The contributions of this paper are as follows. First, we provide an overview of primate societies in terms of their structure, and the issues related to consensus, cooperation, and conflict regulation inherent to these societies. Second, we analyze three DAOs in different domains – grant making, decentralized finance (DeFi), and non-fungible tokens (NFTs) – to draw out the essential mechanisms by which these DAOs handle consensus, cooperation, and conflict regulation. Finally, we develop a framework for composable governance in DAOs based on consensus, cooperation, and conflict regulation. This framework borrows upon composability paradigms found in service-oriented architecture, object-oriented programming as well as primate governance.

2. Antecedents of composability

2.1 The structure of primate societies

What can non-human primates teach us about governance? Similar to human societies, decision-making among non-human primates is an expensive process - but so is conflict. Among the many mechanisms available to the members to prevent conflict, we will focus on consensus and consensus. Constraints from limited resource allocation have given rise to different social structures. The organization of human societies in multilevel hierarchical structures has been shown in a diverse range of settings (Peter, 2009). A biobehavioral perspective of political stratification was presented in Willhoite (1976), which argued that human societies have a propensity to organize themselves in hierarchies based on differential authority, power, and influence. Willhoite’s argument draws from studies of four primate societies: rhesus macaques, savanna-dwelling baboons, gorillas, and chimpanzees. The core of Wilhoite’s argument suggested that the goal of stratification in primate societies is to reduce disturbance and improve cohesion during crises. Leaders at every level of the hierarchy command the attention of their subordinates, and form the basis of traditional and legal authority. This is not unlike non-human primate societies. For example, Hans Kummer’s studies of baboon behavior showed that each member of the baboon society “knew” its role in the hierarchy, such that younger and weaker members ranked lower than the stronger ones, and males ranked higher than the females (Kummer, 2017). Further, a summary of inequity studies in Brosnan (2013) showed that non-human primates both noticed and responded to inequity, which points to the role of cooperation in structured societies.

It might be helpful to point out why this essay focuses on primate governance. In contrast to large ungulate herds such as the wildebeest, primate societies feature distinct cohesive societies characterized by structured interactions stemming from status, influence, and authority distributions among members of its subgroups. But living in groups is not without its disadvantages. Small groups that bond over cohesive relationships have to constantly renegotiate the power dynamics within its members to reduce the stress caused by disagreements, squabbles, threats from both within and external to the group, as well as constraints on limited resources. Dunbar’s work famously addresses the relationship between group bonding and group size, arguing that “a multi-level form of organization” provides the stability and cohesiveness that serves primate societies best in regulating the costs of living in groups (Dunbar, 2020). Work in Grueter et al (2012) addressed social structure in primate societies as a function of socio-ecological constraints posed by food and threats. These threats may originate in some societies from members at the margins of the group, or from within the group. In either case, the necessity to form groups to counter these constraints have led to the formation of “modular” societies, that possess distinct social structures. In human societies, the norms of social exchange theory suggest that resource exchange in social relationships are anchored on a combination of factors, among which include altruism, reciprocity, and status (Meeker, 1971).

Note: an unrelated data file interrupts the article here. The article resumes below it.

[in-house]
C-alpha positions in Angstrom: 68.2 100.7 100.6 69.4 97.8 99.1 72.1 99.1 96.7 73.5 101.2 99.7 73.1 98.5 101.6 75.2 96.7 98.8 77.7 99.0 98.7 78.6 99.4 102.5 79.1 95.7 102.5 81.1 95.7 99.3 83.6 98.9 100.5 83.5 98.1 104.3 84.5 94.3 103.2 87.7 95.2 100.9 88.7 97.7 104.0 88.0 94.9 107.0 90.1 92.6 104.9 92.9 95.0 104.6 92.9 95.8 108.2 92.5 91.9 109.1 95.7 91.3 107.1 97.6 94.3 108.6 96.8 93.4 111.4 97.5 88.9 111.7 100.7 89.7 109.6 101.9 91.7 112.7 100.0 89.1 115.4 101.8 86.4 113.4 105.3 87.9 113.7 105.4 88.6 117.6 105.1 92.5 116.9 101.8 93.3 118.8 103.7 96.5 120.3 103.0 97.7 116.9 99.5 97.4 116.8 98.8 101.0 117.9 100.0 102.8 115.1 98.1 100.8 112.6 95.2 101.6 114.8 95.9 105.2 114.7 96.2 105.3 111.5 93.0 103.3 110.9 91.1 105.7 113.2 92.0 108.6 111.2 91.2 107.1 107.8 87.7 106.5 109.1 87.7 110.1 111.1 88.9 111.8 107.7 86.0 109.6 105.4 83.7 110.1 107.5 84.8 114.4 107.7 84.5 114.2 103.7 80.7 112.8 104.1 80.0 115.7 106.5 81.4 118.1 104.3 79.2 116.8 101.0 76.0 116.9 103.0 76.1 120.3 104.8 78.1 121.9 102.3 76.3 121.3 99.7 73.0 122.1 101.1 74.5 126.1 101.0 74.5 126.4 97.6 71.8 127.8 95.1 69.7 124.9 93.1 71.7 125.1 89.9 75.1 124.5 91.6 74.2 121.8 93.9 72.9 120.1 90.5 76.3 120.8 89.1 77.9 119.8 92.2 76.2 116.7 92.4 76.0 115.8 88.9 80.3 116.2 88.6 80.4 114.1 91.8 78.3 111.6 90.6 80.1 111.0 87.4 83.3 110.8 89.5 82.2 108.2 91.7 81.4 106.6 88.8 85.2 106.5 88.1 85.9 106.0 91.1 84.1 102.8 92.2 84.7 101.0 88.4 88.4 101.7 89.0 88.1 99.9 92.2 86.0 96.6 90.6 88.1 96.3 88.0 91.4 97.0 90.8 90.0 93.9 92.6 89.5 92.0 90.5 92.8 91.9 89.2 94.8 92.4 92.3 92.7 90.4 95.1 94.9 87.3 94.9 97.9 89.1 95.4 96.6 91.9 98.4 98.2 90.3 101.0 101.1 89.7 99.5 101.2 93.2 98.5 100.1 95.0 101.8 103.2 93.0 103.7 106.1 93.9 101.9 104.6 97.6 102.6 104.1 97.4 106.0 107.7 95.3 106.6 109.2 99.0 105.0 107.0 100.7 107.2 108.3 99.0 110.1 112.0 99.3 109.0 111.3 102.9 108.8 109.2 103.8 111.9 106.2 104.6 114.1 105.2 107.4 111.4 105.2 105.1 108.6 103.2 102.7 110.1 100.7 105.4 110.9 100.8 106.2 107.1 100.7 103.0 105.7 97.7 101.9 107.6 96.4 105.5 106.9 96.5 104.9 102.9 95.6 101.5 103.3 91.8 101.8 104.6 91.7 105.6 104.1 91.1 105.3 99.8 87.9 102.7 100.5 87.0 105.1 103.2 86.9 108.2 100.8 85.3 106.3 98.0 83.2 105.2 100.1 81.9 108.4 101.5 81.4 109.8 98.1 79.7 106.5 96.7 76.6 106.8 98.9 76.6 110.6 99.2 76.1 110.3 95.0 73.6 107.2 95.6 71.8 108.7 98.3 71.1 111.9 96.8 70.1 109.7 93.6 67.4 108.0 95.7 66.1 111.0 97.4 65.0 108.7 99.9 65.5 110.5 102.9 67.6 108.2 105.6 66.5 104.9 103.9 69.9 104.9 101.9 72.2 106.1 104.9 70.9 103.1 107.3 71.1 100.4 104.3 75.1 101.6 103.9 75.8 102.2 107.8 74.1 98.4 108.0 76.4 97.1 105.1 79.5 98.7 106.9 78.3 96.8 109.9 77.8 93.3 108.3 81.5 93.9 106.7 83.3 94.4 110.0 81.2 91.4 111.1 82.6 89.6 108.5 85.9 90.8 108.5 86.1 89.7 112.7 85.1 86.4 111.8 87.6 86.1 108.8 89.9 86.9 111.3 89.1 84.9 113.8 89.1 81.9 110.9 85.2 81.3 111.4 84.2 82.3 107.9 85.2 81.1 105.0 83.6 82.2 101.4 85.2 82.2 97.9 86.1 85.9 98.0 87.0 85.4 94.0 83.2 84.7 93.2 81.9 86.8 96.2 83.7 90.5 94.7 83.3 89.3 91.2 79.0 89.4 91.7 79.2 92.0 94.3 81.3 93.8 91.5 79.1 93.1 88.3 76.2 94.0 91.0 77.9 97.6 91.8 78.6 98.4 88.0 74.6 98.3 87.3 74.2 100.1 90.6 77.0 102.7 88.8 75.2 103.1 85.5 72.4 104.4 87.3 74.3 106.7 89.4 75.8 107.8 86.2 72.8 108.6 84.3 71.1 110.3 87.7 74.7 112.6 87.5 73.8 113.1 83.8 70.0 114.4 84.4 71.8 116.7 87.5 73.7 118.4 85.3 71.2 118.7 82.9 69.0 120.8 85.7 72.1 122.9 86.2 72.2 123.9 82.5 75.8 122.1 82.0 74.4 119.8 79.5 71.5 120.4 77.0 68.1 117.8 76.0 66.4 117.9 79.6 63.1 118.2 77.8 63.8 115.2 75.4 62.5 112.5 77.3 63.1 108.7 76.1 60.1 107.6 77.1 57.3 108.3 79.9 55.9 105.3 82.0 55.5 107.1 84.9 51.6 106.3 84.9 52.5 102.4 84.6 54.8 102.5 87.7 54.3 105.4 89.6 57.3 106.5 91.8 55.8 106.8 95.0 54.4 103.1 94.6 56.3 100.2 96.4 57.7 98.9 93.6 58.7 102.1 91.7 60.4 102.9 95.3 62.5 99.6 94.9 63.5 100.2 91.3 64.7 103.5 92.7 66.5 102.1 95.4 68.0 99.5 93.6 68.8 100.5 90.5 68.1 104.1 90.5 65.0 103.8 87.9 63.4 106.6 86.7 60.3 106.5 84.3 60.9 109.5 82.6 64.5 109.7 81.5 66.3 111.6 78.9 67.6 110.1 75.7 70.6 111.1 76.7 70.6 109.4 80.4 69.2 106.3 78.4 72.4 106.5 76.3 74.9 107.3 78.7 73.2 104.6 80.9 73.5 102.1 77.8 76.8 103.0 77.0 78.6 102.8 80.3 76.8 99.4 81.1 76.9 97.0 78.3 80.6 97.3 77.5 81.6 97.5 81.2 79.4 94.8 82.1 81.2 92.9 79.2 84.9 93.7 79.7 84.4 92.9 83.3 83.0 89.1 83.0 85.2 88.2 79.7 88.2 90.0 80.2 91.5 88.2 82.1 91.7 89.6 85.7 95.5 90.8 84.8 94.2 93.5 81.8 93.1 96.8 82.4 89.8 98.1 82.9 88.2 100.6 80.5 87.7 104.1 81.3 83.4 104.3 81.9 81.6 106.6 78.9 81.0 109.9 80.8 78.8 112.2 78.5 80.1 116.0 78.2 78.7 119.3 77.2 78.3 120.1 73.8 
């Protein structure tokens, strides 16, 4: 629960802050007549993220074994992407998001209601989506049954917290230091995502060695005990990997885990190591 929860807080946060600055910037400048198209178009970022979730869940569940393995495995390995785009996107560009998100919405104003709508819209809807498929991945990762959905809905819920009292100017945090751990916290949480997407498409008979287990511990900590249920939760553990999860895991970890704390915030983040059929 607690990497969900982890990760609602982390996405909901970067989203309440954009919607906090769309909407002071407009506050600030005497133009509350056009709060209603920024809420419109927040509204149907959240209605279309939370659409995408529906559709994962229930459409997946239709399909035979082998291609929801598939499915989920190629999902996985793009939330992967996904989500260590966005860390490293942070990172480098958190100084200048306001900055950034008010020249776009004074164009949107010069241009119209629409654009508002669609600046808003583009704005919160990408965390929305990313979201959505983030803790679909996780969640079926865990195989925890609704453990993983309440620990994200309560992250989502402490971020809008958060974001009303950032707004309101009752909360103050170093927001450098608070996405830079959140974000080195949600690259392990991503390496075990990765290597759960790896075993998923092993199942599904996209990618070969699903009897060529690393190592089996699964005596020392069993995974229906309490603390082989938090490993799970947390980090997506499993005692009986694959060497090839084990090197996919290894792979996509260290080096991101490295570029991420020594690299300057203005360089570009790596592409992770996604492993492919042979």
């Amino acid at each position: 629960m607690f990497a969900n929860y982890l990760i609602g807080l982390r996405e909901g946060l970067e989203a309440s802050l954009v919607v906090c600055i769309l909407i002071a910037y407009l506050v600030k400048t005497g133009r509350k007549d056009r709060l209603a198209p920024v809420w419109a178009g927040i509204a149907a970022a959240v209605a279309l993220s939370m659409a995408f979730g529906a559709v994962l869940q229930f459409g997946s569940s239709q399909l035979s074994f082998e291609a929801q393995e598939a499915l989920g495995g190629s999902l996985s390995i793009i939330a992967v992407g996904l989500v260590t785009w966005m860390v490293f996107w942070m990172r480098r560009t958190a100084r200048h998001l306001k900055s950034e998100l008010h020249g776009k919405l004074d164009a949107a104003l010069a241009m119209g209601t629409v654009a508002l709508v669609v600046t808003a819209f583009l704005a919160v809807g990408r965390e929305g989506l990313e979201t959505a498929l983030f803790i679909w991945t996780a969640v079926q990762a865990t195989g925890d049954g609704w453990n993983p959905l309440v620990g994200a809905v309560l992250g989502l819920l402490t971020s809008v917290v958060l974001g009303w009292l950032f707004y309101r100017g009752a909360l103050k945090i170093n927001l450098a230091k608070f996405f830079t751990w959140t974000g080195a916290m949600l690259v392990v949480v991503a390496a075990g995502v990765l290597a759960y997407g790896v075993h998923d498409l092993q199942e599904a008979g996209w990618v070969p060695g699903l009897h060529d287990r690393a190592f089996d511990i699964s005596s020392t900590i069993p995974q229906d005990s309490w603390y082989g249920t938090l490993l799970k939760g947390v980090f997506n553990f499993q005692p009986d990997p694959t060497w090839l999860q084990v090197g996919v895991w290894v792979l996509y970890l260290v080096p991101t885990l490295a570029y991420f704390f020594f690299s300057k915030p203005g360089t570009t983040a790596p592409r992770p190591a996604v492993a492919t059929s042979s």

2.2 Consensus, cooperation and conflict resolution in primate societies

Decision-making is an expensive process, but so is conflict. Given that ample evidence exists for multilevel hierarchical societies among primates, how do individual members within the group abide by social rules of governance? Some of the earliest research on consensus found that consensus about norms is required for the functioning of society and for achieving social equilibrium, and is derived from coercion. A refusal to adhere to these norms gives rise to conflict, and requires coercion to “control the non-cooperative” so that social control can be achieved for social integration (Adams, 1966). Horowitz (1962) identified three factors distinguishing consensus from cooperation. First, while consensus refers to agreement about a common set of “norms and values”, cooperation is concerned with adhering to “procedural rules” so that problems can be settled in spite of disagreements and differences. Second, consensus refers to agreement on the “content of behavior”, while consensus refers to agreement on the “form of behavior”. As an example, Horowitz illustrated this point by noting that consensus is achieved by agreement about a certain position, while cooperation outlines the rules and formats for actualizing that agreeable position. The final distinguishing point is that of differences: while consensus calls for “abolition” of differences, cooperation calls for “toleration” of differences. In other work, consensus was shown to be a social mechanism to achieve the alignment of individual interests toward social norms using communication between members (Scheff, 1967), and was also not a prerequisite for cooperation (Star, 1993). An interdisciplinary perspective to the study of consensus formation is in Baronchelli (2018). Here, the author pointed to the role of network properties (structure, clustering, external forces, incentives) in consensus formation. Specifically, the findings emphasize the role of social connections and microscopic interactions, in addition to the network properties in information spread, and consensus formation. Central to these varying theories about consensus, cooperation, and conflict regulation is the need for functioning of society despite individual differences.